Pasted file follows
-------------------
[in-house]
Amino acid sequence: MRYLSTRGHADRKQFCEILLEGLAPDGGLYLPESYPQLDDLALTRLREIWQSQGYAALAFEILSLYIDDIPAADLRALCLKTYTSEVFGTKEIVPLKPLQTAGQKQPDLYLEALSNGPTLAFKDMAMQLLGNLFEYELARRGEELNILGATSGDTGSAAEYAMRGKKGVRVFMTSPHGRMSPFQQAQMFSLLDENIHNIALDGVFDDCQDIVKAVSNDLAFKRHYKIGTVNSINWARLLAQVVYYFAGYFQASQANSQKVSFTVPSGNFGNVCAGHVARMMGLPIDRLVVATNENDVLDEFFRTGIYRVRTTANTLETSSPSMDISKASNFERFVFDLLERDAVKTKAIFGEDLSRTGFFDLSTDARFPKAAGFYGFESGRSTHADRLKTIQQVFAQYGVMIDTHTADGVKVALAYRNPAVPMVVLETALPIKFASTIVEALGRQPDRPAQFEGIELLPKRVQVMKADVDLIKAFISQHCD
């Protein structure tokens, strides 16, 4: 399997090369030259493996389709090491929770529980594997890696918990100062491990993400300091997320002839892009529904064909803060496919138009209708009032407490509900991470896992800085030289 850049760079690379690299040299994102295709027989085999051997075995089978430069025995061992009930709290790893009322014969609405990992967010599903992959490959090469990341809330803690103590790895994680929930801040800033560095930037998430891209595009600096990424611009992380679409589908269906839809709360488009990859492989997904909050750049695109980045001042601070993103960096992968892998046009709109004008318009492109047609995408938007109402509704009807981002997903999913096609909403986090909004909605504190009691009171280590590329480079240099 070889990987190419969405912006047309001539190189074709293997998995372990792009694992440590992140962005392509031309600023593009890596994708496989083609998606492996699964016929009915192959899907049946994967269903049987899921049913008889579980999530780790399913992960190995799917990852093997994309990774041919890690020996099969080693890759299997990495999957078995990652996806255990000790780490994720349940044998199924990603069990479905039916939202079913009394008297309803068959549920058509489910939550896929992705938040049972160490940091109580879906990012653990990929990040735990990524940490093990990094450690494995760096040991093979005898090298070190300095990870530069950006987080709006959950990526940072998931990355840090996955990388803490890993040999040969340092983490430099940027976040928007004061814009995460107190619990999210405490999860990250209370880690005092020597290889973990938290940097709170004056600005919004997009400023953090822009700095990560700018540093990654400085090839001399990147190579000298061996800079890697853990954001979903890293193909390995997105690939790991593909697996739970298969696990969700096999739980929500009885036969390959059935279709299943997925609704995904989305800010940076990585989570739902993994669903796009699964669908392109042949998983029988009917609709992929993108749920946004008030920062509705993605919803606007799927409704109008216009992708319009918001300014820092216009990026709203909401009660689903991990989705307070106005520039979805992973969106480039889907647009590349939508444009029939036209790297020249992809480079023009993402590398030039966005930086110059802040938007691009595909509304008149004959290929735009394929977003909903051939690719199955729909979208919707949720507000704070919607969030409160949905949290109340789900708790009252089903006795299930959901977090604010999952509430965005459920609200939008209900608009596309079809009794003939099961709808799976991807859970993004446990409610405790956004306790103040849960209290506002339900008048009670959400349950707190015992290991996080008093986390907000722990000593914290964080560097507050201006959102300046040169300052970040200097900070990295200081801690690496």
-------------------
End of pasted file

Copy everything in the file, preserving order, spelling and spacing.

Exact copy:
[in-house]
Amino acid sequence: MRYLSTRGHADRKQFCEILLEGLAPDGGLYLPESYPQLDDLALTRLREIWQSQGYAALAFEILSLYIDDIPAADLRALCLKTYTSEVFGTKEIVPLKPLQTAGQKQPDLYLEALSNGPTLAFKDMAMQLLGNLFEYELARRGEELNILGATSGDTGSAAEYAMRGKKGVRVFMTSPHGRMSPFQQAQMFSLLDENIHNIALDGVFDDCQDIVKAVSNDLAFKRHYKIGTVNSINWARLLAQVVYYFAGYFQASQANSQKVSFTVPSGNFGNVCAGHVARMMGLPIDRLVVATNENDVLDEFFRTGIYRVRTTANTLETSSPSMDISKASNFERFVFDLLERDAVKTKAIFGEDLSRTGFFDLSTDARFPKAAGFYGFESGRSTHADRLKTIQQVFAQYGVMIDTHTADGVKVALAYRNPAVPMVVLETALPIKFASTIVEALGRQPDRPAQFEGIELLPKRVQVMKADVDLIKAFISQHCD
């Protein structure tokens, strides 16, 4: 399997090369030259493996389709090491929770529980594997890696918990100062491990993400300091997320002839892009529904064909803060496919138009209708009032407490509900991470896992800085030289 850049760079690379690299040299994102295709027989085999051997075995089978430069025995061992009930709290790893009322014969609405990992967010599903992959490959090469990341809330803690103590790895994680929930801040800033560095930037998430891209595009600096990424611009992380679409589908269906839809709360488009990859492989997904909050750049695109980045001042601070993103960096992968892998046009709109004008318009492109047609995408938007109402509704009807981002997903999913096609909403986090909004909605504190009691009171280590590329480079240099 070889990987190419969405912006047309001539190189074709293997998995372990792009694992440590992140962005392509031309600023593009890596994708496989083609998606492996699964016929009915192959899907049946994967269903049987899921049913008889579980999530780790399913992960190995799917990852093997994309990774041919890690020996099969080693890759299997990495999957078995990652996806255990000790780490994720349940044998199924990603069990479905039916939202079913009394008297309803068959549920058509489910939550896929992705938040049972160490940091109580879906990012653990990929990040735990990524940490093990990094450690494995760096040991093979005898090298070190300095990870530069950006987080709006959950990526940072998931990355840090996955990388803490890993040999040969340092983490430099940027976040928007004061814009995460107190619990999210405490999860990250209370880690005092020597290889973990938290940097709170004056600005919004997009400023953090822009700095990560700018540093990654400085090839001399990147190579000298061996800079890697853990954001979903890293193909390995997105690939790991593909697996739970298969696990969700096999739980929500009885036969390959059935279709299943997925609704995904989305800010940076990585989570739902993994669903796009699964669908392109042949998983029988009917609709992929993108749920946004008030920062509705993605919803606007799927409704109008216009992708319009918001300014820092216009990026709203909401009660689903991990989705307070106005520039979805992973969106480039889907647009590349939508444009029939036209790297020249992809480079023009993402590398030039966005930086110059802040938007691009595909509304008149004959290929735009394929977003909903051939690719199955729909979208919707949720507000704070919607969030409160949905949290109340789900708790009252089903006795299930959901977090604010999952509430965005459920609200939008209900608009596309079809009794003939099961709808799976991807859970993004446990409610405790956004306790103040849960209290506002339900008048009670959400349950707190015992290991996080008093986390907000722990000593914290964080560097507050201006959102300046040169300052970040200097900070990295200081801690690496």